2 weeks after wonderful Agile Lean Europe unconference in Berlin, there are many things that stick.
One of the things that stick is WikiSpeed, this lovely project of developing a car going 100 MILES PER GALLON – with a self organizing distributed team with people in a lot of countries contributing to the project. People saying that agile cannot work in distributed teams could pay a visit to WikiSpeed on YouTube. Thx to Thorsten O Kalning (@vinylbaustein) for giving us a ”everything is possible” mindset. It’s possible to design and build a car that goes 100 miles per gallon! It’s possible to apply object orientation in car and make modules and parts that can be changed during driving. This is the car I’d love to drive.
Marc Lainez (@mlainez) and a couple of other people asked the question ”Why don’t you speek about agile and Lean at universities?” I couldn’t find an answer in my head. ”Time?” If you have the time going to conferences or speaking at seminars or in community groups or whatever, you could trade some of that time and spend it sharing experiences and insights you’ve gained with the next generation? Insight gained from a lightning talk – if we don’t share – these students are gonna be our co-workers in a few years and probably we’ll need to first help them to unlearn some waterfall teachings they’ve studied hard to learn in school. (Not ALL university courses are like that of course, but far far too many). Why not start already in school. Share your agile mindset with next generations developers, designers and managers.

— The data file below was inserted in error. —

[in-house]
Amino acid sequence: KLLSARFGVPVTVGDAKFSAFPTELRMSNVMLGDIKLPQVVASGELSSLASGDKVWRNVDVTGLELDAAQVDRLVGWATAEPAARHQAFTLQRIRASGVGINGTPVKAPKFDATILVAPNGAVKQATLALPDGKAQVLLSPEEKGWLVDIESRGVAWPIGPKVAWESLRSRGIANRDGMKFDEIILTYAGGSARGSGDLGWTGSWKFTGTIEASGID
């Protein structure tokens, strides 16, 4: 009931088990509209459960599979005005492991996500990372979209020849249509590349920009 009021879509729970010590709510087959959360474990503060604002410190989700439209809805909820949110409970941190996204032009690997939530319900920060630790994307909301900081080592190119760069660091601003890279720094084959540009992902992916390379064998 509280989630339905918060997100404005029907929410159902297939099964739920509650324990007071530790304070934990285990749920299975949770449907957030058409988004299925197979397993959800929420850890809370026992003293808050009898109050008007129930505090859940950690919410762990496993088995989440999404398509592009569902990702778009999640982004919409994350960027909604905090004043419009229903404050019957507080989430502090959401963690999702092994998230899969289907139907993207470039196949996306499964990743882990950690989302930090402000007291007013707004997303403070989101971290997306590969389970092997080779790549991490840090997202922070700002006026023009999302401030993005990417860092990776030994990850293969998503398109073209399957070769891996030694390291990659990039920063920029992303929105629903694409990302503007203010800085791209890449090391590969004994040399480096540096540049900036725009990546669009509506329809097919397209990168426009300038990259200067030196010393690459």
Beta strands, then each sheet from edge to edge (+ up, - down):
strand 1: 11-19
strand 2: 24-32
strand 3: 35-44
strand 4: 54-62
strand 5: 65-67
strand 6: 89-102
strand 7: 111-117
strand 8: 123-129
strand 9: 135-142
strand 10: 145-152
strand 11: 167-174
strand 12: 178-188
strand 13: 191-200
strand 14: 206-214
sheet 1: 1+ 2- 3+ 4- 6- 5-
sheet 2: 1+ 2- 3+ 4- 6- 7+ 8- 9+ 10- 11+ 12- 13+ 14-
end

After this an idea of an ALE @ university day is forming at ALE Group at Linked In. The idea that is forming is to have a production game or pair programming session with coaching, connecting students in many European countries online, with the help of students of course.
In the mean time – contact your uni and offer a guest seminar, speech, BDD-session whatever..
Story mapping session in the next post.. now it’s Saturday night right.
Former post on ALE2011 Berlin – Feature injection and Complexity theories